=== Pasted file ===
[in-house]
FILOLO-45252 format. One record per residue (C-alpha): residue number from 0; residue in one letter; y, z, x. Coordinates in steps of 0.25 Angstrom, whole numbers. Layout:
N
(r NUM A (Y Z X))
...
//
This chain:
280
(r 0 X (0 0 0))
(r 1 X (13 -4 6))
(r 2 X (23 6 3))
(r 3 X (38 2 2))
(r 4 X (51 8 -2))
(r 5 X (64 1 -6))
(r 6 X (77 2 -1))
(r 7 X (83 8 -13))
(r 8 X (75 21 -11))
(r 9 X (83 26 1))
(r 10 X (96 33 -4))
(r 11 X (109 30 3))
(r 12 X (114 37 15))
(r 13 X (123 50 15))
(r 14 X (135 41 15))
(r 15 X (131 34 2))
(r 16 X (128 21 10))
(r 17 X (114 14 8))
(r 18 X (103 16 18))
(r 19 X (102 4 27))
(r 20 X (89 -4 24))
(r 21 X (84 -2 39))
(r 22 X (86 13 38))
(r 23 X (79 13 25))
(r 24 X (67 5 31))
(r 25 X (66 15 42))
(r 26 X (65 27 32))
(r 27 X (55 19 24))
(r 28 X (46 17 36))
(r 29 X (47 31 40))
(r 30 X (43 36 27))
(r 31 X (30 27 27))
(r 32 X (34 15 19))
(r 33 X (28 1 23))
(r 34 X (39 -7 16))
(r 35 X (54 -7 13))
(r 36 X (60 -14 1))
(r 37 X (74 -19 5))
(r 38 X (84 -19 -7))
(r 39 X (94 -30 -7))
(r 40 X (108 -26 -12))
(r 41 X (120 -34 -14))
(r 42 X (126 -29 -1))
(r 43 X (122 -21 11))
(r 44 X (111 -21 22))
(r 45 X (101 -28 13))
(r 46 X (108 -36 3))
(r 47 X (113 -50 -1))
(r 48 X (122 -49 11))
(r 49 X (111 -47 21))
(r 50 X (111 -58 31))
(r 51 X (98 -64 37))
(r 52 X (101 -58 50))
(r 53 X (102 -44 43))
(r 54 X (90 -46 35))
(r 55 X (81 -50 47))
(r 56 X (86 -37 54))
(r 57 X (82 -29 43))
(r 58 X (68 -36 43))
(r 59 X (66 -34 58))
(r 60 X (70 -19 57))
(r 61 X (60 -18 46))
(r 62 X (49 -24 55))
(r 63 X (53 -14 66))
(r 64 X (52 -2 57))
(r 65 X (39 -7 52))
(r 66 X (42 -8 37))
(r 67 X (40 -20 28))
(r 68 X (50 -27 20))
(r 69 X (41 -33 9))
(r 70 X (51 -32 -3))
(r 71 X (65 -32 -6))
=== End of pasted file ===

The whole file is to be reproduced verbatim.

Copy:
[in-house]
FILOLO-45252 format. One record per residue (C-alpha): residue number from 0; residue in one letter; y, z, x. Coordinates in steps of 0.25 Angstrom, whole numbers. Layout:
N
(r NUM A (Y Z X))
...
//
This chain:
280
(r 0 X (0 0 0))
(r 1 X (13 -4 6))
(r 2 X (23 6 3))
(r 3 X (38 2 2))
(r 4 X (51 8 -2))
(r 5 X (64 1 -6))
(r 6 X (77 2 -1))
(r 7 X (83 8 -13))
(r 8 X (75 21 -11))
(r 9 X (83 26 1))
(r 10 X (96 33 -4))
(r 11 X (109 30 3))
(r 12 X (114 37 15))
(r 13 X (123 50 15))
(r 14 X (135 41 15))
(r 15 X (131 34 2))
(r 16 X (128 21 10))
(r 17 X (114 14 8))
(r 18 X (103 16 18))
(r 19 X (102 4 27))
(r 20 X (89 -4 24))
(r 21 X (84 -2 39))
(r 22 X (86 13 38))
(r 23 X (79 13 25))
(r 24 X (67 5 31))
(r 25 X (66 15 42))
(r 26 X (65 27 32))
(r 27 X (55 19 24))
(r 28 X (46 17 36))
(r 29 X (47 31 40))
(r 30 X (43 36 27))
(r 31 X (30 27 27))
(r 32 X (34 15 19))
(r 33 X (28 1 23))
(r 34 X (39 -7 16))
(r 35 X (54 -7 13))
(r 36 X (60 -14 1))
(r 37 X (74 -19 5))
(r 38 X (84 -19 -7))
(r 39 X (94 -30 -7))
(r 40 X (108 -26 -12))
(r 41 X (120 -34 -14))
(r 42 X (126 -29 -1))
(r 43 X (122 -21 11))
(r 44 X (111 -21 22))
(r 45 X (101 -28 13))
(r 46 X (108 -36 3))
(r 47 X (113 -50 -1))
(r 48 X (122 -49 11))
(r 49 X (111 -47 21))
(r 50 X (111 -58 31))
(r 51 X (98 -64 37))
(r 52 X (101 -58 50))
(r 53 X (102 -44 43))
(r 54 X (90 -46 35))
(r 55 X (81 -50 47))
(r 56 X (86 -37 54))
(r 57 X (82 -29 43))
(r 58 X (68 -36 43))
(r 59 X (66 -34 58))
(r 60 X (70 -19 57))
(r 61 X (60 -18 46))
(r 62 X (49 -24 55))
(r 63 X (53 -14 66))
(r 64 X (52 -2 57))
(r 65 X (39 -7 52))
(r 66 X (42 -8 37))
(r 67 X (40 -20 28))
(r 68 X (50 -27 20))
(r 69 X (41 -33 9))
(r 70 X (51 -32 -3))
(r 71 X (65 -32 -6))